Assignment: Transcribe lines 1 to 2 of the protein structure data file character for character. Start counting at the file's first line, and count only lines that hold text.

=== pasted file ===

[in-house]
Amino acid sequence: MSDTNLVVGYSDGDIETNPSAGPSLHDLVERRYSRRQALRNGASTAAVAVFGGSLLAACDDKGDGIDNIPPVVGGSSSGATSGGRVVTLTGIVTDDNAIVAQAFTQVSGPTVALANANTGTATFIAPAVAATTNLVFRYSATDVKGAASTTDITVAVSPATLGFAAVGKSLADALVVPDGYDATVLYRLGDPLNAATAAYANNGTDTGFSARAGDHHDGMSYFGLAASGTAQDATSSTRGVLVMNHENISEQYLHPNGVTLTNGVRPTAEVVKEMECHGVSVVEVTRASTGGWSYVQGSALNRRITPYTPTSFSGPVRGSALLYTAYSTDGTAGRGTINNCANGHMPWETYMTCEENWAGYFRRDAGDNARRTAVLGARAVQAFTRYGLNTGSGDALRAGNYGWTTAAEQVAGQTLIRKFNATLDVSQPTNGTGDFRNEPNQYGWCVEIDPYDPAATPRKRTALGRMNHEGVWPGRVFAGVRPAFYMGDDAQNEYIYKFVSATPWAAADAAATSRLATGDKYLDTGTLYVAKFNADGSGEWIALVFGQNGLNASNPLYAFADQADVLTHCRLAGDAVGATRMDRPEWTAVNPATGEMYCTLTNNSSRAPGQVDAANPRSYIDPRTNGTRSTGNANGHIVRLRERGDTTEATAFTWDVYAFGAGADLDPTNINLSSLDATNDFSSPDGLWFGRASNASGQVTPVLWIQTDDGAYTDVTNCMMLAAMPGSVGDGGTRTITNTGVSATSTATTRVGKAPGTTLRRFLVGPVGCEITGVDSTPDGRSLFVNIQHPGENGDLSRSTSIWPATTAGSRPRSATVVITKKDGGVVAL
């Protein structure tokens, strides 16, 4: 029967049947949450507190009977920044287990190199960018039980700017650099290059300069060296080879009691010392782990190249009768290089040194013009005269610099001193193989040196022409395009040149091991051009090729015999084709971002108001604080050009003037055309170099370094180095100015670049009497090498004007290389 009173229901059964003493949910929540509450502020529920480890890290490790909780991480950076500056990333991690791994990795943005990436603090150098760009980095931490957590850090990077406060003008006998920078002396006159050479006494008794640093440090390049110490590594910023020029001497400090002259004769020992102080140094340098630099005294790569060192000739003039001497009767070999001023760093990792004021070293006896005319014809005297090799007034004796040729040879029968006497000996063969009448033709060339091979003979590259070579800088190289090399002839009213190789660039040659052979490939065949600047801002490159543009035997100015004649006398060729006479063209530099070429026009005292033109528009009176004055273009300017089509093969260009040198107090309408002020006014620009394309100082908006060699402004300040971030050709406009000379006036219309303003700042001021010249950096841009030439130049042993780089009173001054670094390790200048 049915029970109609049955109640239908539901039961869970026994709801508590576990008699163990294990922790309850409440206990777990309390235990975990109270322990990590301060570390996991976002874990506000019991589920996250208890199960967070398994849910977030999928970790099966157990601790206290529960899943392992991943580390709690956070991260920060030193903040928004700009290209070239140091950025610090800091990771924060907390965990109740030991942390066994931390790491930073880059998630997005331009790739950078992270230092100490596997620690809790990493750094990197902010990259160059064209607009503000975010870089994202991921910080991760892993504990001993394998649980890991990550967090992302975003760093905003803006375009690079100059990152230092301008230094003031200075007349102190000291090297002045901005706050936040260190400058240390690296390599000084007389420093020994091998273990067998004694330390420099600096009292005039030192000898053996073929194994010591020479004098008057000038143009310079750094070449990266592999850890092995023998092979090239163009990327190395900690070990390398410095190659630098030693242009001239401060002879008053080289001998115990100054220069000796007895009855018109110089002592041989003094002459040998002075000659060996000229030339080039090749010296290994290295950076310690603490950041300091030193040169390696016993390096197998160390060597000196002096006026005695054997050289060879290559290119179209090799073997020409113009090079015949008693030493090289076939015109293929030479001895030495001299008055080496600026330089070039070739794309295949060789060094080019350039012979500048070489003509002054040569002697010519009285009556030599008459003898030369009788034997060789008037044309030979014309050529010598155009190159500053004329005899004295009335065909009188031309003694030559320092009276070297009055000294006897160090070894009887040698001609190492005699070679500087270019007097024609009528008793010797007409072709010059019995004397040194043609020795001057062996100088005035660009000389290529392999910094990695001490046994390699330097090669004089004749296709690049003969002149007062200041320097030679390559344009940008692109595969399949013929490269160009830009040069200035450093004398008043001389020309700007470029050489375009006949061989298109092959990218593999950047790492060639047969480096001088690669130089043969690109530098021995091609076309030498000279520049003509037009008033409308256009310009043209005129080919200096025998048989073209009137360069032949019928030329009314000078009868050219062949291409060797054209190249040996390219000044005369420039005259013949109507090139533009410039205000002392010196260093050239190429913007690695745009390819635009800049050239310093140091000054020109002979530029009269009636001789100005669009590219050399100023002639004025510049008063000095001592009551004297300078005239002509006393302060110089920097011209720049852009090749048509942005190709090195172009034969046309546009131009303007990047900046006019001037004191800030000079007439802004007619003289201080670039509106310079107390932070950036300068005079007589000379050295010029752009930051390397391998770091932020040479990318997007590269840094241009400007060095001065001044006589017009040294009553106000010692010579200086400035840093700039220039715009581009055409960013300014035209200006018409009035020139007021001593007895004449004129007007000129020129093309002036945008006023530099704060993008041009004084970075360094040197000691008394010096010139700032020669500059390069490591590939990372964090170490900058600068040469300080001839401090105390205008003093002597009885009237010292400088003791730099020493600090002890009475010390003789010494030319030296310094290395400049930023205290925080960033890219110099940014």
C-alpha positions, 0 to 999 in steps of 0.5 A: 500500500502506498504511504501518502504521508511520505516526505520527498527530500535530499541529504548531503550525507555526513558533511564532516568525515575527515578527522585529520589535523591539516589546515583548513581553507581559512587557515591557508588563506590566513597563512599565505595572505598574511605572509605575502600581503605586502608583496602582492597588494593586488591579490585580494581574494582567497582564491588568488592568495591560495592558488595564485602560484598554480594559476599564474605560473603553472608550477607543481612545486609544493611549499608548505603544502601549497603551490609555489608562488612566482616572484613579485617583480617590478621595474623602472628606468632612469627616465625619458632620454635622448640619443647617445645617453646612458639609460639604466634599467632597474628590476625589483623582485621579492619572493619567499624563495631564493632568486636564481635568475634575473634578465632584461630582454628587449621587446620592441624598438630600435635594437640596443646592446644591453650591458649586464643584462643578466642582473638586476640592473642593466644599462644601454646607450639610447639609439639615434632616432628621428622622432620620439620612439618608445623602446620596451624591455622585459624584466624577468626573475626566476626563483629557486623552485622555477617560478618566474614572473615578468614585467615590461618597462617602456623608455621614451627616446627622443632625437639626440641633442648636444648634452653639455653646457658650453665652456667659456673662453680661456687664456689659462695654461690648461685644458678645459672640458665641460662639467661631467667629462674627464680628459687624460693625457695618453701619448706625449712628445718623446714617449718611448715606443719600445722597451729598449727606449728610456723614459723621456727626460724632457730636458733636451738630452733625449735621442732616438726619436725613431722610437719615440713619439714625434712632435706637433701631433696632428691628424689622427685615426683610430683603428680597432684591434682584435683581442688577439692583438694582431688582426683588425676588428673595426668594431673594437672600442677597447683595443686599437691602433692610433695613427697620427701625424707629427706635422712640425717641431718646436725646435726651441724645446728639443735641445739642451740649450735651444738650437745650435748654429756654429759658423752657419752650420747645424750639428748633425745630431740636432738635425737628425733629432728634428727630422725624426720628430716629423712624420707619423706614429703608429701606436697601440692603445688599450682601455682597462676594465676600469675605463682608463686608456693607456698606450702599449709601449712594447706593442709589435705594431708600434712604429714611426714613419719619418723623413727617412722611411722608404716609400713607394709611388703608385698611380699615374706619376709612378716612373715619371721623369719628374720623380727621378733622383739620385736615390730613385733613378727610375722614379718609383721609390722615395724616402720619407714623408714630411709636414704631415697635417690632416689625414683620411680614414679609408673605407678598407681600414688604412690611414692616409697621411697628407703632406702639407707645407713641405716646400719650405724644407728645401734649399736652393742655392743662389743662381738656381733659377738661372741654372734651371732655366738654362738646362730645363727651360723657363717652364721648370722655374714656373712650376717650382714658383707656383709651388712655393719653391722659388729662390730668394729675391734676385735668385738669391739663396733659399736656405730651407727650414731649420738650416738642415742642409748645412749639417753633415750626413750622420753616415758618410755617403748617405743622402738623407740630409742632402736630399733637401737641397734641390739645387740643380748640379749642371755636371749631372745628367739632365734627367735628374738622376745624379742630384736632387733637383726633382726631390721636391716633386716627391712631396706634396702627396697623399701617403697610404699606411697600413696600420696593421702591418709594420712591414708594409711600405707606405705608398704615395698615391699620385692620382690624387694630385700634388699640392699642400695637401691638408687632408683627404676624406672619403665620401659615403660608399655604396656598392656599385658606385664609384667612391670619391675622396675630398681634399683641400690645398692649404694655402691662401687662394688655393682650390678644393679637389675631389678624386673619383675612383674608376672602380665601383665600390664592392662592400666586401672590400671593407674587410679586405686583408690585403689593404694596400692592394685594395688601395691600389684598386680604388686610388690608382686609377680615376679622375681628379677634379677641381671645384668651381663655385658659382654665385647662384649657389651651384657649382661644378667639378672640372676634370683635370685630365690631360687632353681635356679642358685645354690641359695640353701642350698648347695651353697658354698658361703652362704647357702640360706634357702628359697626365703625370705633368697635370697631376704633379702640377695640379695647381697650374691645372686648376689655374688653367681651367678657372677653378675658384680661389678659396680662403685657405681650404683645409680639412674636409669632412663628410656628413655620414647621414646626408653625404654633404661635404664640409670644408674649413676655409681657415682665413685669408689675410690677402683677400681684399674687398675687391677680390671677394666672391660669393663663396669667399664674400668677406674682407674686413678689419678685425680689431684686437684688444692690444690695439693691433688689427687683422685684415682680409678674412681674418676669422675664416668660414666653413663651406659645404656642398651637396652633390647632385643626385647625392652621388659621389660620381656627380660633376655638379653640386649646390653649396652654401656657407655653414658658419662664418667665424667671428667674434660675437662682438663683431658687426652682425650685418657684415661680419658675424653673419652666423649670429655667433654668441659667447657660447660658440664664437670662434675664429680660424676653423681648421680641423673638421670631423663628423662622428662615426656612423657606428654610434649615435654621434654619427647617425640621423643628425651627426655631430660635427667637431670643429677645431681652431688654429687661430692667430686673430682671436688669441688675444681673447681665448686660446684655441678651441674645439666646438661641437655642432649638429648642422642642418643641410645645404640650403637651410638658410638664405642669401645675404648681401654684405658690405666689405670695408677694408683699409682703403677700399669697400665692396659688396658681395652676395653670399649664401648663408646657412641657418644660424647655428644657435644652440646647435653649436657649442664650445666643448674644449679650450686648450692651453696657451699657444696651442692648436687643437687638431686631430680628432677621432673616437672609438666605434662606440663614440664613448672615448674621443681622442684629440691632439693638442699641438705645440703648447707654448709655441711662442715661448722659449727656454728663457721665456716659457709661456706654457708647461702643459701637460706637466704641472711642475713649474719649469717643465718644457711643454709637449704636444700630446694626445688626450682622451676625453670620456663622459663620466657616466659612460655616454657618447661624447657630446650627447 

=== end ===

[in-house]
Amino acid sequence: MSDTNLVVGYSDGDIETNPSAGPSLHDLVERRYSRRQALRNGASTAAVAVFGGSLLAACDDKGDGIDNIPPVVGGSSSGATSGGRVVTLTGIVTDDNAIVAQAFTQVSGPTVALANANTGTATFIAPAVAATTNLVFRYSATDVKGAASTTDITVAVSPATLGFAAVGKSLADALVVPDGYDATVLYRLGDPLNAATAAYANNGTDTGFSARAGDHHDGMSYFGLAASGTAQDATSSTRGVLVMNHENISEQYLHPNGVTLTNGVRPTAEVVKEMECHGVSVVEVTRASTGGWSYVQGSALNRRITPYTPTSFSGPVRGSALLYTAYSTDGTAGRGTINNCANGHMPWETYMTCEENWAGYFRRDAGDNARRTAVLGARAVQAFTRYGLNTGSGDALRAGNYGWTTAAEQVAGQTLIRKFNATLDVSQPTNGTGDFRNEPNQYGWCVEIDPYDPAATPRKRTALGRMNHEGVWPGRVFAGVRPAFYMGDDAQNEYIYKFVSATPWAAADAAATSRLATGDKYLDTGTLYVAKFNADGSGEWIALVFGQNGLNASNPLYAFADQADVLTHCRLAGDAVGATRMDRPEWTAVNPATGEMYCTLTNNSSRAPGQVDAANPRSYIDPRTNGTRSTGNANGHIVRLRERGDTTEATAFTWDVYAFGAGADLDPTNINLSSLDATNDFSSPDGLWFGRASNASGQVTPVLWIQTDDGAYTDVTNCMMLAAMPGSVGDGGTRTITNTGVSATSTATTRVGKAPGTTLRRFLVGPVGCEITGVDSTPDGRSLFVNIQHPGENGDLSRSTSIWPATTAGSRPRSATVVITKKDGGVVAL